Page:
RYAN CHIN, PHD, MIT ON AUTONOMOUS CARS AND REAL ESTATE

 

NEW YORK CITY

The Society of Industrial and Office Realtors (SIOR) held its fall World Conference at the Sheraton Times Square Hotel in New York City last week. On Saturday, October 22, 2016, MIT and SIOR Collaborated on a Partnered Breakout Session entitled “New Industries and Commercial Real Estate.” The first part of this session, The Future of Autonomous Vehicles, was a keynote address by Dr. Ryan Chin, Former Head of the City Science Initiative at MIT Media Lab & Founder, Optimus Ride. He discussed his work with self-driving vehicles, ride-sharing, other forms of autonomous mobility and the impact on real estate design and development. This is the first program in which MIT and SIOR have collaborated to create a partnership to bring high level research topics to the SIOR community. The New England Chapter of SIOR will also be teaming up on November 16th at Brae Burn Country Club in Newton, MA for a joint Scholarship Awards Night. Two scholarships will be given by MIT and the New England Chapter to up and coming real estate professionals to be used for real estate education tuition.

 

Steve Weikal, Head of Industry Relations, MIT Center for Real Estate was the moderator for this Saturday morning NYC event. Dr. Chin started his presentation with the Self-Driving Car. This new car will be able to drop you off at work and then go home and then later pick up at work. It will cut down on emissions and the need for urban parking. The car will come and go. The bad news is that there are experiences such as in Beijing where the traffic is so horrific.  The commute is anywhere from 5 hours to get to work to 9 days, yes there was a 9 day back up on Chinese News Year. The good news is that the self-driving car is a self-driving taxi. There are less emissions, less fuel and less accidents.

 

Globally, we have now moved past the 50% urbanization threshold. There are more people that live in an urban area than not. In the U.S. for off-street parking, 50% of the land area is used for cars, garages, parking lots, etc. Pollution has decreased. Problem today though is that a car is now heavier and faster than 40 years ago. The average car speed in NYC is 18 mph and in London it is 11 mph. The car has lower average speed today but today’s car can go 300 miles on a tank of gas. Much better fuel mileage than 30 years ago but the only problem is that the US car driver only goes short distances.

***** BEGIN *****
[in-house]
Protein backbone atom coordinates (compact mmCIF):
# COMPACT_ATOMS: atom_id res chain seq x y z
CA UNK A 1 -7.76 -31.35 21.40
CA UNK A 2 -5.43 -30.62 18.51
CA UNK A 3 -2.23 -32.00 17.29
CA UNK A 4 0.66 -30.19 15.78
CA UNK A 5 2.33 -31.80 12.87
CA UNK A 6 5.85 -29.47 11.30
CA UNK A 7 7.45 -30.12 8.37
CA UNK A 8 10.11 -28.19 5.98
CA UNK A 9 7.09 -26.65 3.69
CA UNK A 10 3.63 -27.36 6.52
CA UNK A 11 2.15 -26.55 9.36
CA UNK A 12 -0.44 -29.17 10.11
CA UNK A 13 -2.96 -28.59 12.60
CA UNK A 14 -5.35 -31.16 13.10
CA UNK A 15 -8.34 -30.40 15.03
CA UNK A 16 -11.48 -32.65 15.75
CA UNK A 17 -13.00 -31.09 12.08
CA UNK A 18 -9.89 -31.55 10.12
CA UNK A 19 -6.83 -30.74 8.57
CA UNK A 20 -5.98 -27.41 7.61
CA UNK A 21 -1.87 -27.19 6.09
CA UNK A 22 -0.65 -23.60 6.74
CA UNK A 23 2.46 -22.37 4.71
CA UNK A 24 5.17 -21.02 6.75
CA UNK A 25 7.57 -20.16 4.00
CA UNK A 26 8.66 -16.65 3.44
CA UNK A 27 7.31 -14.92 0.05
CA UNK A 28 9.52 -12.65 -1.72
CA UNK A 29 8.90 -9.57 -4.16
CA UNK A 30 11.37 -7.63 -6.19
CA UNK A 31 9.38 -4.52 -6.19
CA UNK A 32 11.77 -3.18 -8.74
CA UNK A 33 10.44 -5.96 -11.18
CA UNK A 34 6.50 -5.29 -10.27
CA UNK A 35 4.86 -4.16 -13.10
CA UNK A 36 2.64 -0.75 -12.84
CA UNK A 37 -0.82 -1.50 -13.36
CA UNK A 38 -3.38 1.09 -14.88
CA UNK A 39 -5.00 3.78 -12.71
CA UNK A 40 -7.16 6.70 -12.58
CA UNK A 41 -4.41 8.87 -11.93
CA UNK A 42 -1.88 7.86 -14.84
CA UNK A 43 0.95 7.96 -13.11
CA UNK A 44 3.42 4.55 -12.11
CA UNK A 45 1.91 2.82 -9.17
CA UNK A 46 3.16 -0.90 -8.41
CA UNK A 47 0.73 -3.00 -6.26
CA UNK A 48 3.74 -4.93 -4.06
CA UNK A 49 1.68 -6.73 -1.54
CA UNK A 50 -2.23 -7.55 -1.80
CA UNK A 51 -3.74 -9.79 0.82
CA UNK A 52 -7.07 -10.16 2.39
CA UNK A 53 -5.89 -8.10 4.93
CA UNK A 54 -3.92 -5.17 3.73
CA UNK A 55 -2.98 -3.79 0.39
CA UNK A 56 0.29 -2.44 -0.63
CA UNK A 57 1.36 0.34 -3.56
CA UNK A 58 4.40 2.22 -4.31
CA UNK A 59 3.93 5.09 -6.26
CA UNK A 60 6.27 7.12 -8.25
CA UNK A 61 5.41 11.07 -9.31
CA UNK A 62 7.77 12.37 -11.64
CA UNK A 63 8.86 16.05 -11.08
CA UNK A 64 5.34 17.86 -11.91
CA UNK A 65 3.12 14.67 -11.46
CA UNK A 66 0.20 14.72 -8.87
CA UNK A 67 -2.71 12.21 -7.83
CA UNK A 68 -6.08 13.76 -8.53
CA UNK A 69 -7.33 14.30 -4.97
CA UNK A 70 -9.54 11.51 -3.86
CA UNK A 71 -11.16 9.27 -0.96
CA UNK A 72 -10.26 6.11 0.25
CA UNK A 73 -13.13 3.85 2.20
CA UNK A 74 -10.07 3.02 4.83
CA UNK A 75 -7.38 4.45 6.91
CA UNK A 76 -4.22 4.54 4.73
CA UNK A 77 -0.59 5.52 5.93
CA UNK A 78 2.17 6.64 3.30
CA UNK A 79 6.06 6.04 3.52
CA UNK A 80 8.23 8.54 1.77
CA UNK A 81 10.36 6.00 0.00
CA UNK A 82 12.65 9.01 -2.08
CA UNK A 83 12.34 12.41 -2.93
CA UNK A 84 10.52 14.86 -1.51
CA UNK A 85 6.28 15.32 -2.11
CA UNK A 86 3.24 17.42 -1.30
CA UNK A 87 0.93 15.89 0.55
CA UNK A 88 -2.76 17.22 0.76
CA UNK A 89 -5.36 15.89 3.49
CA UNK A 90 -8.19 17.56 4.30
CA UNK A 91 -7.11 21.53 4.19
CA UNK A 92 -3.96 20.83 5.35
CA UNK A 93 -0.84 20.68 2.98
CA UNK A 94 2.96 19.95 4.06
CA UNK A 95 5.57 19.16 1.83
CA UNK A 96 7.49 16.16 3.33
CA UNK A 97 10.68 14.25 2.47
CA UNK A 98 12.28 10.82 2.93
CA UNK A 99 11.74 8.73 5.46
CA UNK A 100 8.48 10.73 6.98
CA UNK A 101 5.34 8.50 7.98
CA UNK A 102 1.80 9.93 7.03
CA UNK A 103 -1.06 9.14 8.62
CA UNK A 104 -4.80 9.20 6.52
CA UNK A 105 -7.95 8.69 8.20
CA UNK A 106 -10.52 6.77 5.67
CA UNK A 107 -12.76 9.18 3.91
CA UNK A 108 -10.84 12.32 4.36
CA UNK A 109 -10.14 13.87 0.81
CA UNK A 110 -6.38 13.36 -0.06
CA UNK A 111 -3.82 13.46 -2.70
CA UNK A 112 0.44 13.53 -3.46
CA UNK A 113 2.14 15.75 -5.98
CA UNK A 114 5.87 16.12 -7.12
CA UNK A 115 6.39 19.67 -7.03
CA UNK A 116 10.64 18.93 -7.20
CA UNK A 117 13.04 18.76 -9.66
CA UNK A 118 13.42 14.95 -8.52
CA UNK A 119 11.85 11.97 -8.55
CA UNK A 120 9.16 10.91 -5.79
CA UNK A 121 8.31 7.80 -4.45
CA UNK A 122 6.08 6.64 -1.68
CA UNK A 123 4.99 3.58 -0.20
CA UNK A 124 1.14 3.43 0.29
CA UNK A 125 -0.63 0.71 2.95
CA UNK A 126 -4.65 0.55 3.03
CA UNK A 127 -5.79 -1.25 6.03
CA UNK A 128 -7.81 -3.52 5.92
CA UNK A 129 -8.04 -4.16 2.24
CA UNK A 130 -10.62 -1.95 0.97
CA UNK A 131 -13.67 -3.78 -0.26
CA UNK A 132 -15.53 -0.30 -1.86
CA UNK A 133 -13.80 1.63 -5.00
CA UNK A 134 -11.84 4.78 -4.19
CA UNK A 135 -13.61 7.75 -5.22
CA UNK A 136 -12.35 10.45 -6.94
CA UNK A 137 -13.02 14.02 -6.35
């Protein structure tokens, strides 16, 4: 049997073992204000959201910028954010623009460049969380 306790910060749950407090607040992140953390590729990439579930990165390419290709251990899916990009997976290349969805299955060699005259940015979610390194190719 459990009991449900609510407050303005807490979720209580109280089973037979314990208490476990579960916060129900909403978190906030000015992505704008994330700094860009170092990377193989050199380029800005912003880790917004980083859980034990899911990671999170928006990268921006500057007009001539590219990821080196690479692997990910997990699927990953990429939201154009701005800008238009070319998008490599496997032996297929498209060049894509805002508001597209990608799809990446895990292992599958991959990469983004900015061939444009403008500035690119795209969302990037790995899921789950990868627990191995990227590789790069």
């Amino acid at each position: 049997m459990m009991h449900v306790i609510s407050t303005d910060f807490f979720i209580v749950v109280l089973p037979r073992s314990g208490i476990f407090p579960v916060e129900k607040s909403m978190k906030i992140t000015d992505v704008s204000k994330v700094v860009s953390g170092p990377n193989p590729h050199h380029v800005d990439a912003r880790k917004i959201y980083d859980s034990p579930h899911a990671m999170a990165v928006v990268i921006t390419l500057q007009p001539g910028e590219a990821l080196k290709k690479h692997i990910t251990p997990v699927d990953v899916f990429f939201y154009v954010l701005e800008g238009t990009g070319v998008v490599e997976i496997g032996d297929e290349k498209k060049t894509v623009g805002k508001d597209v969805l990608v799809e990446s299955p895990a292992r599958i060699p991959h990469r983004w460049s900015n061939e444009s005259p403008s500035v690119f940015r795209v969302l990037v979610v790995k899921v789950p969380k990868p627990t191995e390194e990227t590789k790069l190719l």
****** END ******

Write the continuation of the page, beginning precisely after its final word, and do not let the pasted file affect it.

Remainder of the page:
There are 1.5 million parking spaces and some say 1 billion parking spaces in the U.S. But we only drive 1-2 hours per day. 40% of the time we are driving looking for a parking space. Conclusion: the car is over-engineered because the consumer wants it. Solutions: London and Singapore created congestion taxes at city levels but not at the state level. Oslo, Norway has banned all cars completely.

 

 

 

Dr. Chin brought up three factors for the Self-Driving car.  We need:

1. Autonomy

2. Vehicle Sharing

3. Electrification

Tesla has an electric car that could be the solution to electrification. However the ownership of cars with Millennials has changed. More people today use Uber and Lyft or the Silver ride; that’s vehicle sharing. It cuts down on traffic, emissions and need for city garages.

 

So what are the Differences within Self-Driving Cars? There are 3 levels of self-driving cars and we have only achieved 2 of the 3 levels.

1. A self-driving car can fully be autonomous or what is known as Level 4. A Level 4 car does not exist today. It is a car that has no driver and drives itself. It is like an elevator. You push a button on an elevator and it goes by itself. This car commonly can travel at 20-30 mph but it can’t go at 80 mph.

 

2. A Level 3 car. We have Level 3 today which is semi-autonomous. You, as the driver, are behind the wheel and there are times you have to take over the steering. Think of it as the elevator from 100 years ago. The elevator with the cages and switches to go from floor to floor. The big problem is that people think semi-autonomous is actually full autonomy. They do not understand the concept that the driver is still in need. The result is that the driver can tune out at times in the first hour of a semi-autonomous car and then there are car crashes. The car still needs you as a driver.

 

3. This Level is the Shared Economy car. This is the car that is shared with other passengers such as Uber but an Uber still needs a driver. It is not autonomous.

 

Dr. Chin concluded that we are still aways from being autonomous but the impact on cities and real estate would be enormous. If we were fully autonomous then cities would have a great deal of extra land for development. The parking garages, surface parking lots, off-street parking, parking under office buildings is greatly diminished or eliminated leaving space for further uses.

 

I hope you enjoyed the summary.

 

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